Police said the attack took place near an entrance to a contested flashpoint shrine known to Jews as the Temple Mount and to Muslims as the Noble Sanctuary. Violence surrounding the site, which is considered holy by both faiths, has triggered previous rounds of fighting between Israel and the Palestinians, most recently in May.
Paramedics said one person suffered critical injuries, one suffered serious wounds, and three others were lightly injured. Jerusalem’s Hadassah hospital later said the critically injured person died. The paramedics said the Palestinian attacker was confirmed dead at the scene.
Rabbi Zevi Katzanelbogen, a resident of the Jewish Quarter of the Old City, said he was walking home from morning prayers at the Western Wall, turned a corner and heard gunfire. Moments later he was struck in the arm by a bullet, he told reporters from his hospital bed.
Police said two of those lightly injured were officers and identified the attacker as a 42-year-old east Jerusalem resident. Public Security Minister Omer Bar Lev told reporters the gunman was a member of Hamas's political arm from the Shuafat refugee camp in east Jerusalem, and that the man's wife left the country three days earlier.
Palestinian media identified the attacker as Fadi Abu Shkhaidem, and shared an image of him wearing long black robes and a black coat and carrying a firearm similar to the one shown in police photos. He was a teacher at a high school near the Old City.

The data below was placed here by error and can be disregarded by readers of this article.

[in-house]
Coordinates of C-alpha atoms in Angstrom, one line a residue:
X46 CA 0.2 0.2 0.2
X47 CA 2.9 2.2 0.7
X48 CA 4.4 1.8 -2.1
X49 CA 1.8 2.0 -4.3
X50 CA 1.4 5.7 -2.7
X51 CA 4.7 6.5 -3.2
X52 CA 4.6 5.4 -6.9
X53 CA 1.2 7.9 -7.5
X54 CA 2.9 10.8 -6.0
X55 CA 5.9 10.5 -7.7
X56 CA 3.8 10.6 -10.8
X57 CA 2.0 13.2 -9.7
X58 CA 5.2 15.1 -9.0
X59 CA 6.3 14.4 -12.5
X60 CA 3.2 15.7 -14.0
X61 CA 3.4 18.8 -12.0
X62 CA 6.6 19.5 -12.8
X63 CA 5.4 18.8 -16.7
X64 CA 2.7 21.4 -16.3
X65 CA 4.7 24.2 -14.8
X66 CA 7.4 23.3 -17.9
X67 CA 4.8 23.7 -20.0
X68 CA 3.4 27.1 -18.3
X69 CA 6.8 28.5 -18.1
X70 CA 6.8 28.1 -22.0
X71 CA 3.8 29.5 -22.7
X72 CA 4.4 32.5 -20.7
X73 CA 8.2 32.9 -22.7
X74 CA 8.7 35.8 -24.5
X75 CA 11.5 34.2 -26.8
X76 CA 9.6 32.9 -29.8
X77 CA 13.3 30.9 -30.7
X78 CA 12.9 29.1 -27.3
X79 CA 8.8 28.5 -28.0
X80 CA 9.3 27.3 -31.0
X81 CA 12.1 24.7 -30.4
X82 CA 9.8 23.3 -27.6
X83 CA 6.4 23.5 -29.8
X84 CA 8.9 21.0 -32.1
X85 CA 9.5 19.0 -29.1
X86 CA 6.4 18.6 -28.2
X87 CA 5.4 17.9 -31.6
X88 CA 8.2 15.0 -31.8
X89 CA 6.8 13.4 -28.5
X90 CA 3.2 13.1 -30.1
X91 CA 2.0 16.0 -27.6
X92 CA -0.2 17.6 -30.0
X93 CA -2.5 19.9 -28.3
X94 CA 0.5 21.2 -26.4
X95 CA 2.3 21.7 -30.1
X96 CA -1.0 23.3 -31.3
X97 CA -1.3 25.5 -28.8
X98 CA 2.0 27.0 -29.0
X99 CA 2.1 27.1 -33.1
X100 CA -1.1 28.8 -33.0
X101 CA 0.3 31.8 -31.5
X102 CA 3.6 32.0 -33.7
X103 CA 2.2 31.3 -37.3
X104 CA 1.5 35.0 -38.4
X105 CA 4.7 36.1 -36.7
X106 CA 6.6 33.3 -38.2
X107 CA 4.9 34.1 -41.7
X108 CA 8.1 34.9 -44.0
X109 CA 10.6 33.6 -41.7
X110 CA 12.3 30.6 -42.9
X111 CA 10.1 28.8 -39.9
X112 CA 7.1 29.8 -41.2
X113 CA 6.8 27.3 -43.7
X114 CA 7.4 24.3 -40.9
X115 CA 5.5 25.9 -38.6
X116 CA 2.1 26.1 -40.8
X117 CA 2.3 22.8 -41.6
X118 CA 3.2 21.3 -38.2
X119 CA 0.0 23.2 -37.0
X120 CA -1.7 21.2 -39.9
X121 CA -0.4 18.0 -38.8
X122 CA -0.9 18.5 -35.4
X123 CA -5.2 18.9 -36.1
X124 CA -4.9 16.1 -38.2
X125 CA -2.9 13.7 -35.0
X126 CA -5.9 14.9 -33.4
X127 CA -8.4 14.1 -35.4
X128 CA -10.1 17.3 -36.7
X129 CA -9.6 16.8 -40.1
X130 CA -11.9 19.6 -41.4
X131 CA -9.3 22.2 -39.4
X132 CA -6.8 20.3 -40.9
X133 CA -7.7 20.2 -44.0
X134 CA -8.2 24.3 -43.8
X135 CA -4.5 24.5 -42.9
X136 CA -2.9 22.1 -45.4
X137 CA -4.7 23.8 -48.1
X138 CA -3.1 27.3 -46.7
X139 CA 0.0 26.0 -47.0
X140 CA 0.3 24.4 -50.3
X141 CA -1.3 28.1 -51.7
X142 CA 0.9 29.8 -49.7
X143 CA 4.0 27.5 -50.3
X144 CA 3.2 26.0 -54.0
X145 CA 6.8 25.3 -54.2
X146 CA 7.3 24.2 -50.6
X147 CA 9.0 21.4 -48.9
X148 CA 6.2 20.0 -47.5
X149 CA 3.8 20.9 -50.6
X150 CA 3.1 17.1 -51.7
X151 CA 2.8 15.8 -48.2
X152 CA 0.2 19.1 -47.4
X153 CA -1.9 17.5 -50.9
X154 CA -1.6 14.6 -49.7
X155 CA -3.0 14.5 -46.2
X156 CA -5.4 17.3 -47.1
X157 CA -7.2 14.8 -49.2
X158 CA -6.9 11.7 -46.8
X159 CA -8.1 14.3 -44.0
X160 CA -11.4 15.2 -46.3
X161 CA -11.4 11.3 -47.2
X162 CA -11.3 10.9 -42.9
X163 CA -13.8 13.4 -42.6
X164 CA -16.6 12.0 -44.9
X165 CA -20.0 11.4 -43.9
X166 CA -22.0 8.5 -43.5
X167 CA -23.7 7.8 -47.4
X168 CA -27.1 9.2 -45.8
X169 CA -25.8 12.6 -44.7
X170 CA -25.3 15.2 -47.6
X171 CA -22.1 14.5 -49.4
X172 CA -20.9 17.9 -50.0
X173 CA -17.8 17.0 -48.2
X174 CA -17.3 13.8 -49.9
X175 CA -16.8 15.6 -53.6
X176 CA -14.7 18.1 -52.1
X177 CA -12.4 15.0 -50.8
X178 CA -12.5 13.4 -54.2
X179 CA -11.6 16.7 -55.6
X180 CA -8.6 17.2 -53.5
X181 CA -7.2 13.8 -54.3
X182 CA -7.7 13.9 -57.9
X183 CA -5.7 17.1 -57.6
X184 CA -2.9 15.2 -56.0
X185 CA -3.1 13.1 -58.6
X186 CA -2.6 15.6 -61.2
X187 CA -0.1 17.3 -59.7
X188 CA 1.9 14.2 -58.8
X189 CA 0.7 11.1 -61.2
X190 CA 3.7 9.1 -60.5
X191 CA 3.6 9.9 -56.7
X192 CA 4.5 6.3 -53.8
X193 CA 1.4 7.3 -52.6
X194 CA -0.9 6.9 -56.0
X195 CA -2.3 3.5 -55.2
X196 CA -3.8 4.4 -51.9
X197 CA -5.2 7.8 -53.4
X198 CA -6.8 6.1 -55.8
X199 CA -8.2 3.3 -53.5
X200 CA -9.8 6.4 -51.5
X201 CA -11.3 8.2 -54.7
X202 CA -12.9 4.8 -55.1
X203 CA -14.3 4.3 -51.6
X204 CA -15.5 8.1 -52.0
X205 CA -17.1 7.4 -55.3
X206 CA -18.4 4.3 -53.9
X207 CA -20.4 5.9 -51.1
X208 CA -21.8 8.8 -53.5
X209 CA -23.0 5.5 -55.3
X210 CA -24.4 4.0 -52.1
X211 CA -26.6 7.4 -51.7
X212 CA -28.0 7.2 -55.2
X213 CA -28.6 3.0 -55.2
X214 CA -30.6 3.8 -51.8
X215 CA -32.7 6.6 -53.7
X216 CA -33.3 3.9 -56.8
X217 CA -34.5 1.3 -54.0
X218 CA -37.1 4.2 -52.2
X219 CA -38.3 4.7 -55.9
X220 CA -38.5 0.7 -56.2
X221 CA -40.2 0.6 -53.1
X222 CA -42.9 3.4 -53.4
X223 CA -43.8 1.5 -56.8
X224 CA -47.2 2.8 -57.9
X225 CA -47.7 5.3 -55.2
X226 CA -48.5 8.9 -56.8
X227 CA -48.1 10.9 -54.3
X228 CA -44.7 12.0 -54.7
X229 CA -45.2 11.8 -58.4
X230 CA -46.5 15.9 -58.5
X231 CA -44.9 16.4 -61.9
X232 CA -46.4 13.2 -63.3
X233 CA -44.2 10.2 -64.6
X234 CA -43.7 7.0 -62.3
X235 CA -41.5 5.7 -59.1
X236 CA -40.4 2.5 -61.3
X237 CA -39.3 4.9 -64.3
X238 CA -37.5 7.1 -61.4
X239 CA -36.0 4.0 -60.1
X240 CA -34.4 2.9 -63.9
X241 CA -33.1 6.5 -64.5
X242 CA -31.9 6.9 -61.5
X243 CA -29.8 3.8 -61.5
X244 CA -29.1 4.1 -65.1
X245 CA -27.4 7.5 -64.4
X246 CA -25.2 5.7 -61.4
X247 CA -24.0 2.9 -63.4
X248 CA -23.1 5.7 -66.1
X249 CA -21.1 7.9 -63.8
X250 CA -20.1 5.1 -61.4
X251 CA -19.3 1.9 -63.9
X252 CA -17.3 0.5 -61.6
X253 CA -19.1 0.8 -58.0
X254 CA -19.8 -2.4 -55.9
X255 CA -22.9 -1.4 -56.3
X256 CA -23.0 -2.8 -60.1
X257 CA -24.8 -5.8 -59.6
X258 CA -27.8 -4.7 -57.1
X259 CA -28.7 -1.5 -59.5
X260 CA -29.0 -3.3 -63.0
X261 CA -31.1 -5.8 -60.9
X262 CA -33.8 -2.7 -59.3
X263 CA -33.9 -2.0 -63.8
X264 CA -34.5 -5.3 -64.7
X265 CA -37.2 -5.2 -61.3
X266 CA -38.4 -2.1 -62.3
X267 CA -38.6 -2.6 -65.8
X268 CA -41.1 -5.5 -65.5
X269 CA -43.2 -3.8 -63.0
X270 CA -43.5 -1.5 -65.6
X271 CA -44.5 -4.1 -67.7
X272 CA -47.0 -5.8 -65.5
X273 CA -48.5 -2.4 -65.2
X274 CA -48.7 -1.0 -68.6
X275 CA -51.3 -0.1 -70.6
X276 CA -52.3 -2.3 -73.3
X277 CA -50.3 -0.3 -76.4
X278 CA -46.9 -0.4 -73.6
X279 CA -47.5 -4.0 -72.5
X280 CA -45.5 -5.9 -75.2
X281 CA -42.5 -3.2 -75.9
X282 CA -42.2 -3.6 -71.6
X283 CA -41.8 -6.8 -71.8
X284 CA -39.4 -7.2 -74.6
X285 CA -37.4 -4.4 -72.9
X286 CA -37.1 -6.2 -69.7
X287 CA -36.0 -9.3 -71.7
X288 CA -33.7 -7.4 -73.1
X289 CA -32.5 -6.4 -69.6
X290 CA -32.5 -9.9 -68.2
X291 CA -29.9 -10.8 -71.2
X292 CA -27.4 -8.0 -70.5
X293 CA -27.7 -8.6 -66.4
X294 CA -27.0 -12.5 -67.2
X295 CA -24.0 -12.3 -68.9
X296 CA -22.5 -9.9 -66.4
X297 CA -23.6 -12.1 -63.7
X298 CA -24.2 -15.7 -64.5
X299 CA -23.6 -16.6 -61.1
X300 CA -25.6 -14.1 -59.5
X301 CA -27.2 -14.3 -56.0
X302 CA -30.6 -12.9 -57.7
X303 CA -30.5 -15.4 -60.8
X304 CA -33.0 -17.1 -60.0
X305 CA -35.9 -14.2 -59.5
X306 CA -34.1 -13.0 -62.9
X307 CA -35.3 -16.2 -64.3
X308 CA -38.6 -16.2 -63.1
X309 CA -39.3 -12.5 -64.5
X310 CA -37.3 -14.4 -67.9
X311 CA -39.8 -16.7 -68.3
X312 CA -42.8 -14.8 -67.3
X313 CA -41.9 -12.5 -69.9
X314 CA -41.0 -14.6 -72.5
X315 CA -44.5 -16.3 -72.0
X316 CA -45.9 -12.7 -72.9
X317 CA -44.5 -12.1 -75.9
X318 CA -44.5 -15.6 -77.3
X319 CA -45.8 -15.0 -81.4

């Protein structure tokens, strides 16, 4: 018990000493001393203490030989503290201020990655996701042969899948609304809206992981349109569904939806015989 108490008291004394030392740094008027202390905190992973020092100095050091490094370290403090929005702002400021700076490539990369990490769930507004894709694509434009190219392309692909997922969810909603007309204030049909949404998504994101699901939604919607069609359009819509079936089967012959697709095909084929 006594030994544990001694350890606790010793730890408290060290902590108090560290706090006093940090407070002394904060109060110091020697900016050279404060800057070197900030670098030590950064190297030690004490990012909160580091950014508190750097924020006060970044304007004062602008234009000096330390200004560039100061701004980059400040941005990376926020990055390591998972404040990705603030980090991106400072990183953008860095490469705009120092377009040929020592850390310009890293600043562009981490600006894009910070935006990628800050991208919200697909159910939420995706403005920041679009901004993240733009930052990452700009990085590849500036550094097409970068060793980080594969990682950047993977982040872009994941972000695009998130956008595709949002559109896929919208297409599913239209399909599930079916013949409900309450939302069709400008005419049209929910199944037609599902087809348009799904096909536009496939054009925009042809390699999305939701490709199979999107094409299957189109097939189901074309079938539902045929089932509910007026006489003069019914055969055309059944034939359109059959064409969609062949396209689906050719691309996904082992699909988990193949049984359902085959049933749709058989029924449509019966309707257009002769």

Prime Minister Naftali Bennett said at the start of the weekly Cabinet meeting that he ordered security forces to be on alert to prevent other attacks.
The Hamas terrorist group praised the attack in a statement but stopped short of claiming responsibility, calling the incident a “heroic operation.” It later claimed Abu Shkhaidem as one of its members.
“Our people’s resistance will continue to be legitimate by all means and tools against the Zionist occupier until our desired goals are achieved and the occupation is expelled from our holy sites and all of our lands,” spokesman Abdel Latif al-Qanou said.
Dimiter Tzantchev, the EU ambassador-designate to Israel, said in a statement on Twitter that his thoughts were “with the victims of the cowardly attack in the Old City of Jerusalem" and condemned “this senseless attack against civilians. Violence is never the answer.”
Sunday’s incident was the second of its kind in Jerusalem’s historic Old City in recent days. On Wednesday, a Palestinian teen was fatally shot after stabbing two Israeli border police.
In that incident, the two officers were hospitalized and the teen, identified by police as a 16-year-old from east Jerusalem, was pronounced dead at the scene.
Palestinians have carried out dozens of stabbing, shooting and car-ramming attacks targeting Israeli civilians and security personnel in recent years. Palestinians and rights groups contend some of the alleged car-rammings were accidents and accuse Israel of using excessive force.
But shootings around Jerusalem's Old City and its holy sites are relatively rare, and Israel maintains a sizeable security presence in the area.
Israel captured east Jerusalem, including the Old City and its Christian, Muslim and Jewish holy sites, along with the West Bank and Gaza Strip in the 1967 Mideast war. It later annexed east Jerusalem in a move unrecognized by most of the international community.
The Palestinians seek West Bank and Gaza for a future independent state, with east Jerusalem as its capital.